March 25, 2019
Royal Dutch Shell announced in December that following its shareholder meeting, it would begin linking compensation for executives to carbon emission targets. While the exact details are unknown at the present, Shell will be the first company to use this metric in its performance equity grants. Following this development, the boards of other energy companies have experienced increased pressure from their shareholders to adopt similar policies.
Though Shell is the pioneer in applying this metric, shareholders across many companies in the energy sector have been pushing for boards to pass their own environmental proposals for quite some time, with several seeking to tie executive compensation to sustainability efforts. The chart below shows the number of environmental shareholder proposals introduced at the annual meetings of public U.S. energy companies from 2010 to 2017.
The number of proposals has fluctuated greatly throughout this period, with a large increase from 2012 to 2013 and a high of 28 proposals in 2014. Of course, the high volume of environmental shareholder proposals in the U.S. energy sector is perhaps unsurprising, as these years coincided with the period leading up to the negotiation of the Paris Agreement, which called for a series of measures to mitigate the effects of greenhouse gas emissions on global climate change. Following this peak, the number of environmental proposals, interestingly enough, has fallen rapidly, with a 66% decrease in proposals from 2015 to 2017.
However, this decline does not necessarily indicate a loss in shareholder support for environmental initiatives. Environmental proposals tend to be fairly unpopular with company boards in general, especially among energy companies, who frequently view them as immediate threats to the company’s profitability and shareholder return. Nevertheless, as concern for climate change grows, investors are becoming more and more preoccupied with what the failure to adopt more sustainable practices could mean for long-term shareholder return, and it seems that this concern is finally spreading to board members and company management as well. During the period from 2010 to 2014, zero environmental shareholder proposals were approved by the shareholders, despite large increases in the volume of these types of proposals from 2012 to 2014. Conversely, beginning in 2015, the number approved actually began to rise, with one out of 27 total environmental proposals among public, U.S. energy companies passing the vote for 2015, three in 2016 and four in the most recent year.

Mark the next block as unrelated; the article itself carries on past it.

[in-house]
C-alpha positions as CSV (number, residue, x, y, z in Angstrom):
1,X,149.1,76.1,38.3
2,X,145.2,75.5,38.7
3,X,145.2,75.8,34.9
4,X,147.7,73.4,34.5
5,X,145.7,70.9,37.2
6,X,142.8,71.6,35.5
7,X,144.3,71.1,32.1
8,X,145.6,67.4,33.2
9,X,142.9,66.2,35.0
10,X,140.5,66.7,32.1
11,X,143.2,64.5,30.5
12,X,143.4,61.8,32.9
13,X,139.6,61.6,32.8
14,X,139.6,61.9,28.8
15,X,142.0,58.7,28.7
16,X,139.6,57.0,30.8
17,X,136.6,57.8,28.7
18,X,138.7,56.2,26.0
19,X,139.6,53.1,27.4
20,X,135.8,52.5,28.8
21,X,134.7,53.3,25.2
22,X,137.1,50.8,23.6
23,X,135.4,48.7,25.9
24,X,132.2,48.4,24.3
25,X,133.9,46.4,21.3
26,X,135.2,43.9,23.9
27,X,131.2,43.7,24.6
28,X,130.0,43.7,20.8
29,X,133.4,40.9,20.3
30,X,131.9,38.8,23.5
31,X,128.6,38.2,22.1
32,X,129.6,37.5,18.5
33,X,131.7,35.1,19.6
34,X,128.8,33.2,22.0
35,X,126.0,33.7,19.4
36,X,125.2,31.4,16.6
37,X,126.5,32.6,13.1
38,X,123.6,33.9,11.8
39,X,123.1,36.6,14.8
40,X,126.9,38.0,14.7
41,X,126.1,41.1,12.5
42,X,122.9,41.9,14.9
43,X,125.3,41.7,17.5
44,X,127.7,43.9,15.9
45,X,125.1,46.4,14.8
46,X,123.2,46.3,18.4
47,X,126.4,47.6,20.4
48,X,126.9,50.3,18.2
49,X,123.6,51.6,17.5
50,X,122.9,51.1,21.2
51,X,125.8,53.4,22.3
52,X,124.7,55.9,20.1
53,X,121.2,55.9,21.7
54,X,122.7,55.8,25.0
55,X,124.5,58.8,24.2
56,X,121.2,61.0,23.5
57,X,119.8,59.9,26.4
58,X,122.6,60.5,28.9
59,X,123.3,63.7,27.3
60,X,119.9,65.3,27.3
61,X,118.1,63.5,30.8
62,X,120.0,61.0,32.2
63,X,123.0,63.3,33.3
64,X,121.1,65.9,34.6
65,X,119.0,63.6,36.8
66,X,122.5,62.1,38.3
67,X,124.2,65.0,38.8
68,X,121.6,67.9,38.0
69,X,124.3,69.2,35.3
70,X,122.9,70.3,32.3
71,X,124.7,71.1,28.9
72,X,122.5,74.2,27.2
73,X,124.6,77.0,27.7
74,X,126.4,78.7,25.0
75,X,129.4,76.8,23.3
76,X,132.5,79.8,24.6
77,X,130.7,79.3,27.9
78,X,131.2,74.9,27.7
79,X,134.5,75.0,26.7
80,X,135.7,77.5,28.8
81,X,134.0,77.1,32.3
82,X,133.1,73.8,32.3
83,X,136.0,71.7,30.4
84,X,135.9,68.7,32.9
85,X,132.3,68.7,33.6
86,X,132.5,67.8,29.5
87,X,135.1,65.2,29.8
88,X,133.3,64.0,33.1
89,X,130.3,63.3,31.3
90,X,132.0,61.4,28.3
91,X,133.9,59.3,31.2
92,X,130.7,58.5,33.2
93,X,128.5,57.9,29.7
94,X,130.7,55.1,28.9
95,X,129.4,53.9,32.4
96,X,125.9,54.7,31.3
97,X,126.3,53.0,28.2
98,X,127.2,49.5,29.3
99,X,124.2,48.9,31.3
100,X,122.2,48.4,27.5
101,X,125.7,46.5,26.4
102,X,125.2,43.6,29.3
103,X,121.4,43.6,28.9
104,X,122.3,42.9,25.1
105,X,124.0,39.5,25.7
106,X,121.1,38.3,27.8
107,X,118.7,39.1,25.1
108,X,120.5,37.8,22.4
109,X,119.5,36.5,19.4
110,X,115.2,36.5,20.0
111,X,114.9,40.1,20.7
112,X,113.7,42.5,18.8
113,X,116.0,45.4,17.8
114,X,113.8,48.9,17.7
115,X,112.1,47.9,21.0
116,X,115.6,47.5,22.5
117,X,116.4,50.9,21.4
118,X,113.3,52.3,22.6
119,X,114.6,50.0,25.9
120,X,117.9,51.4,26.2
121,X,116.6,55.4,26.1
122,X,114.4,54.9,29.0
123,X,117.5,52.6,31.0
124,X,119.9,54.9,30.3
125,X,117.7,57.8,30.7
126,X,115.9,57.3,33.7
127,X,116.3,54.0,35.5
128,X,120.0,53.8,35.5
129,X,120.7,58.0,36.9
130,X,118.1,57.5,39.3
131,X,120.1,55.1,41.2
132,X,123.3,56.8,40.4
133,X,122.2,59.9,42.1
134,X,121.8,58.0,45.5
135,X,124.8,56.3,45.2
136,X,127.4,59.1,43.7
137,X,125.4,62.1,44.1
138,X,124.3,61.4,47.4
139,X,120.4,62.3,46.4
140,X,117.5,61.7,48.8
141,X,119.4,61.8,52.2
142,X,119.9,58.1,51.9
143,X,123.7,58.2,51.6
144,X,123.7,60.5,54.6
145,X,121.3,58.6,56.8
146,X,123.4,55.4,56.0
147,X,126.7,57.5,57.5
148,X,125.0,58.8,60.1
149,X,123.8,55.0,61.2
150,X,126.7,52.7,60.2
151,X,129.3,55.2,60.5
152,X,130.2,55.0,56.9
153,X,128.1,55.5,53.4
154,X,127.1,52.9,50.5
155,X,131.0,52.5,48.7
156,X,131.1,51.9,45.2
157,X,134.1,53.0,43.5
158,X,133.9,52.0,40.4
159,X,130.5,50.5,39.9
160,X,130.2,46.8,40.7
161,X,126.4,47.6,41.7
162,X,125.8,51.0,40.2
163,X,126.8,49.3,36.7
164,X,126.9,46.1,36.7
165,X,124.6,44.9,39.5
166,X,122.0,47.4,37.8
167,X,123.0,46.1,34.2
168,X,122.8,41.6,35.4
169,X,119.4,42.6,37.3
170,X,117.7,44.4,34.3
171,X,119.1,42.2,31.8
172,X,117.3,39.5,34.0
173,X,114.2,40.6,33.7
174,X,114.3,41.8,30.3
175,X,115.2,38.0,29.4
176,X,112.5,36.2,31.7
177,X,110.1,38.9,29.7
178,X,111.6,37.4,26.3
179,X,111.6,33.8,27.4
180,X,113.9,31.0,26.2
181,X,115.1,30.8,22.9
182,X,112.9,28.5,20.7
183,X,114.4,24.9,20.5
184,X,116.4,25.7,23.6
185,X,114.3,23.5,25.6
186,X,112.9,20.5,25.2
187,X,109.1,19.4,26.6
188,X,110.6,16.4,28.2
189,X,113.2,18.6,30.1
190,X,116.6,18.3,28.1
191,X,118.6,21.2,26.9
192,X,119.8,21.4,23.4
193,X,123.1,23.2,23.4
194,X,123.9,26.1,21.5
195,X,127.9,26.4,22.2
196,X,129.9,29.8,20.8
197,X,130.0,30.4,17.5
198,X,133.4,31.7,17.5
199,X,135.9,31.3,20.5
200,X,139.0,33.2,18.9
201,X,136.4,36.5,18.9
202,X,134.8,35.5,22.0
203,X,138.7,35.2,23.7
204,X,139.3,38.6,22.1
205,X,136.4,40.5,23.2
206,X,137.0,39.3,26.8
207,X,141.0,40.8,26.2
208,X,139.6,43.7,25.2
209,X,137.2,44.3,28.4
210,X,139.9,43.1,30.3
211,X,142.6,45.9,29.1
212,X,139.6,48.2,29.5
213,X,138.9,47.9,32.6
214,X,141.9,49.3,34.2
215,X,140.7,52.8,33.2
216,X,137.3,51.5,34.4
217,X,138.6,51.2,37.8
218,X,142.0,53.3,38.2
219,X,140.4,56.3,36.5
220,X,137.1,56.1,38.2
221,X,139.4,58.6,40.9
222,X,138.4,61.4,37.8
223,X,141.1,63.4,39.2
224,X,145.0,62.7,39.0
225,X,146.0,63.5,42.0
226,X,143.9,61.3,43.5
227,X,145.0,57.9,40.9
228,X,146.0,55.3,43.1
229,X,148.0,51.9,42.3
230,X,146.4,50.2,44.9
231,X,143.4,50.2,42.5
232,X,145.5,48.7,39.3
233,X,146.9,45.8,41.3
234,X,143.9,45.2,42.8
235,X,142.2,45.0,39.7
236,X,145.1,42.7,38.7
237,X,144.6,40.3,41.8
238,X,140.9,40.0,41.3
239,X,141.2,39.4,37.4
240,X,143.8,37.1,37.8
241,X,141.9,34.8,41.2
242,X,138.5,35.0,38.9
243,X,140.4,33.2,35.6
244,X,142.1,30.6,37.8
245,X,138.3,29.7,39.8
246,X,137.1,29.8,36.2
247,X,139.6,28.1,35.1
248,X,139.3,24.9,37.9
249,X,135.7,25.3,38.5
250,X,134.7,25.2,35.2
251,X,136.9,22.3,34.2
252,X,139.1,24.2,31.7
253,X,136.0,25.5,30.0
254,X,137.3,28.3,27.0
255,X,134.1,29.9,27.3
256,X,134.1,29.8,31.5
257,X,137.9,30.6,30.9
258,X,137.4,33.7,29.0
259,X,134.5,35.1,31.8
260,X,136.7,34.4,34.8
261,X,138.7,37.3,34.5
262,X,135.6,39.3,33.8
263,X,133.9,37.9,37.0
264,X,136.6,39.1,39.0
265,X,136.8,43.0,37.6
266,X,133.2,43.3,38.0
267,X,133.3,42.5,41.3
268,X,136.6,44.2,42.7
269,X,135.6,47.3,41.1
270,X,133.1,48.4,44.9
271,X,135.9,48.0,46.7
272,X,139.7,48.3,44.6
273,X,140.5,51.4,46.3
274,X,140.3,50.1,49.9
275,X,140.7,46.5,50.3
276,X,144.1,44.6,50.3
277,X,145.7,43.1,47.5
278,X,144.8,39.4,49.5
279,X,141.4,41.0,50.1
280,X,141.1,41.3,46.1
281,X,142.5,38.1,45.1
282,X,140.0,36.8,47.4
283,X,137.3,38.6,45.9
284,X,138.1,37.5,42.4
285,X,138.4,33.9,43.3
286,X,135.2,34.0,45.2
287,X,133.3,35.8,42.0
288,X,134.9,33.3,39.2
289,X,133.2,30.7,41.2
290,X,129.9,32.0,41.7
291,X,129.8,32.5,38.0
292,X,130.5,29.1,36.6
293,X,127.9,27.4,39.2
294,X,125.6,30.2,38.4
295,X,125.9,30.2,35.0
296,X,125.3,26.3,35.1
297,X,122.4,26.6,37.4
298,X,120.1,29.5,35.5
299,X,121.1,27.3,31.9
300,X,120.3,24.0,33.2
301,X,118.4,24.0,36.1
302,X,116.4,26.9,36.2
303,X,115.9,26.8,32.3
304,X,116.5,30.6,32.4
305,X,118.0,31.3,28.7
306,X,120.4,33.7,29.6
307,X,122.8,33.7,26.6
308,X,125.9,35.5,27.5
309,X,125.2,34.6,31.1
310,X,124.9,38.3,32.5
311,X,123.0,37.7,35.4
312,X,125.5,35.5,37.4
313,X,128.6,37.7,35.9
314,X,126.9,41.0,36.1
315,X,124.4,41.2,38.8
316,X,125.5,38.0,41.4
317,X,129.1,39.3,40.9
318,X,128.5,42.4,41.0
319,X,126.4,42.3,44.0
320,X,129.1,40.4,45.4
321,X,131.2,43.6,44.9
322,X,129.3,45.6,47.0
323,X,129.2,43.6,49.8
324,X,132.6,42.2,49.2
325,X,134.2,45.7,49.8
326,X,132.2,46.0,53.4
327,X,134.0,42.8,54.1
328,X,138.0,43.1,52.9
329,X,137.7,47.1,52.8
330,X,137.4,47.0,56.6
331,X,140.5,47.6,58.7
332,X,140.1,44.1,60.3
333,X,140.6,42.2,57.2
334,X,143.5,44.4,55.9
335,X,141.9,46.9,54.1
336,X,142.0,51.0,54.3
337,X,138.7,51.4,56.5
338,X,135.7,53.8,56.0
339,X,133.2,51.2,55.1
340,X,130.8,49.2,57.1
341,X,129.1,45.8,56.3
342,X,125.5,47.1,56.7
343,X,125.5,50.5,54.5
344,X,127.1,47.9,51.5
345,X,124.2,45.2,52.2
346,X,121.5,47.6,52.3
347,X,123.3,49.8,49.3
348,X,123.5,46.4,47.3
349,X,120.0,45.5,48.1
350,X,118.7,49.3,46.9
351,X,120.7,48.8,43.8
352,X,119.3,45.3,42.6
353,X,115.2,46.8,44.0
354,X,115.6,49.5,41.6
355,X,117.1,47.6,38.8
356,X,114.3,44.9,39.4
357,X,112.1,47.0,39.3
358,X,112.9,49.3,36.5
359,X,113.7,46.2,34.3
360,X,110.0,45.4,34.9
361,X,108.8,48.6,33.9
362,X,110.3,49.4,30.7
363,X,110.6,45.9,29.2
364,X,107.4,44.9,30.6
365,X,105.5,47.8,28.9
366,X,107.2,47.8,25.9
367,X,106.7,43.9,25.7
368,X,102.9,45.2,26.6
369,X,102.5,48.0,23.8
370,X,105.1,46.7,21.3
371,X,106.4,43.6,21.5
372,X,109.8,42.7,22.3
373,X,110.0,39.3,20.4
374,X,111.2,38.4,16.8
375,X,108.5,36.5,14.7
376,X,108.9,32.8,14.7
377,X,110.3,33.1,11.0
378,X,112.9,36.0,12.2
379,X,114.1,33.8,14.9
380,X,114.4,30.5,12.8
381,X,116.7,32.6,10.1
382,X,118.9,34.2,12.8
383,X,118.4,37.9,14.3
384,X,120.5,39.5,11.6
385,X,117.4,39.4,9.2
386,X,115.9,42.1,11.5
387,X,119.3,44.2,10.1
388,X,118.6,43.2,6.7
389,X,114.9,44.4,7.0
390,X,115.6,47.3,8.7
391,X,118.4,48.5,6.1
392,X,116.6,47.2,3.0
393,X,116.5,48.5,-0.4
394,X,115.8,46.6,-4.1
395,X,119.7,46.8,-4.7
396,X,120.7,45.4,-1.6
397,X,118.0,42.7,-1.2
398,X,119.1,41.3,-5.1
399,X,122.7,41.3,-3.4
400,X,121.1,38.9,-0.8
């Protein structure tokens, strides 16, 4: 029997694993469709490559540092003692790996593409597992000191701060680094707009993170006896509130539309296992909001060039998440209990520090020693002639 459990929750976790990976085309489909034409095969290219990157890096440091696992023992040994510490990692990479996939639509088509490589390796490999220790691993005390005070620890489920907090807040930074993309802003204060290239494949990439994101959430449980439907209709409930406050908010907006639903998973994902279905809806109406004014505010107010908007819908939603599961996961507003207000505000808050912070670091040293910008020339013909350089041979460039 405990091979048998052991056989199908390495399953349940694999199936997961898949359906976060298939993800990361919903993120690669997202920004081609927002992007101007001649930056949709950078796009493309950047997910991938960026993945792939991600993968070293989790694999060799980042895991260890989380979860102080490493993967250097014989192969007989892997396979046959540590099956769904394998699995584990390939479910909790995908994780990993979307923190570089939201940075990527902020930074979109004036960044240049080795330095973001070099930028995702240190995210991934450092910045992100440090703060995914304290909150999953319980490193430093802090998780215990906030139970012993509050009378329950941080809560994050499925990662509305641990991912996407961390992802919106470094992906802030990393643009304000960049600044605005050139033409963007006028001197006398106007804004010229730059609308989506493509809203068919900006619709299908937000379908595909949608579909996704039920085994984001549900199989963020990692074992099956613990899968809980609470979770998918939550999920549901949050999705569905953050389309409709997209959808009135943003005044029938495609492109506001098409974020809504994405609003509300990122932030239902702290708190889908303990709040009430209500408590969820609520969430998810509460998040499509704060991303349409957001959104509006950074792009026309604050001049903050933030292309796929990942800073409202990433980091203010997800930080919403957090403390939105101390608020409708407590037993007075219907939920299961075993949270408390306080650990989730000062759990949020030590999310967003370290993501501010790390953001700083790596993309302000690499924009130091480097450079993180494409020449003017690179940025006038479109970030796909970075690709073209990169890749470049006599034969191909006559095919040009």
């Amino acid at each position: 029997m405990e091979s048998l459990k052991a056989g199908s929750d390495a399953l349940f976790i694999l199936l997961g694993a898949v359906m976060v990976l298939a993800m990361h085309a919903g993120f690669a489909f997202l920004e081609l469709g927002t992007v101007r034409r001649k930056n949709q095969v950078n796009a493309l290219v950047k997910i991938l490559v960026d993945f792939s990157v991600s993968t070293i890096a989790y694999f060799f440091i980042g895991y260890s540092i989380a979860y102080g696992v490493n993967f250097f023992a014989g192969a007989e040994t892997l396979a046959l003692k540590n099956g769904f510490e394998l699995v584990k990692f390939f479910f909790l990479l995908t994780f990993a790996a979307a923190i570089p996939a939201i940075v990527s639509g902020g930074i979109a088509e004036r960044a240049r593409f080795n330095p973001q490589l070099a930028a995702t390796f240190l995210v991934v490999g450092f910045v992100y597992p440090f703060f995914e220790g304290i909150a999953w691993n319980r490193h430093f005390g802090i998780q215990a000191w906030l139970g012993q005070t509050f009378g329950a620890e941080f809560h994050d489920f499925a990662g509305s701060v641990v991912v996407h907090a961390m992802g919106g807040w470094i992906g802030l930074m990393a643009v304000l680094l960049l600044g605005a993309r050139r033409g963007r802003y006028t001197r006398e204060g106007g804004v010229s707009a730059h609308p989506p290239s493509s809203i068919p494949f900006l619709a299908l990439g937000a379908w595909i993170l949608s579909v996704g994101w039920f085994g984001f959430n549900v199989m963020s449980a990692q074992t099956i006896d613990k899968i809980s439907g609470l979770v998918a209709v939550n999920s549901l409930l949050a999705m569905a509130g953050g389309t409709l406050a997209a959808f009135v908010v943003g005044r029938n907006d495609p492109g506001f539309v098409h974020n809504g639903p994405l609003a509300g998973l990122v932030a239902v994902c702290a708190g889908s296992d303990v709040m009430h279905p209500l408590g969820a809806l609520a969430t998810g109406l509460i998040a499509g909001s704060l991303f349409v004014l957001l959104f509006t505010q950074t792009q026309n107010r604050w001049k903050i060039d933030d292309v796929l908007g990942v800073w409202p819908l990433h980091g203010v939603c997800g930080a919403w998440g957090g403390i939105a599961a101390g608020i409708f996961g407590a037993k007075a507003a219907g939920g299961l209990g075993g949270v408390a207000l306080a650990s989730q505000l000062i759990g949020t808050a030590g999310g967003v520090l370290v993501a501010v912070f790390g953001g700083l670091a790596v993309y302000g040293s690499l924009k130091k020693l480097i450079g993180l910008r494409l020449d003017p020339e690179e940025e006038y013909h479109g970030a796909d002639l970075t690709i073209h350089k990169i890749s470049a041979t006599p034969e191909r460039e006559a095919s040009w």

While the news of Shell brings to light environmental shareholder activism throughout the industry as a whole, a more intense spotlight shines on Shell peers—Chevron Corp and Exxon Mobil Corporation in particular. Chevron shareholders have presented 22 environmental proposals to the Board since 2010, but none have passed. For example, an initiative in 2010 to set a sustainability metric for executive compensation received only a 5.6% approval rating from shareholders. Exxon Mobil has seen 20 environmental proposals in this time, but only one was approved in 2016. The proposal, which passed with 62.1% approval, called for the publication of an annual report on the impacts of the company’s climate change policies, beginning in 2018. However, following the successful passing of an environmental proposal in 2016, there were no shareholder proposals surrounding environmental or sustainability issues the following year.
For the most part, Exxon Mobil has experienced slightly higher approval votes than Chevron on environmental-specific shareholder proposals since 2010. The trend in average approval percentage of proposals among these two companies mirrors the approval trends of the industry as a whole. Where approval percentages at these companies have been increasing throughout the last few years, so too have those throughout the U.S. energy sector as a whole.
While it remains to be seen whether the demands of shareholders at Chevron, ExxonMobil and other energy companies will be met, recent trends indicate that environmental proposals have already been receiving greater attention in recent years. Energy companies may reasonably expect to see new environmental proposals at their upcoming shareholder meetings, especially ones regarding carbon emission targets. Although in the past similar initiatives have failed, Shell’s introduction of the new metric may motivate its peers to listen to their investors and vote in favor of these new proposals.
Erin Lehr, Research Analyst at Equilar, authored this post. Please contact Amit Batish, Content Manager, at firstname.lastname@example.org for more information on Equilar research and data analysis.
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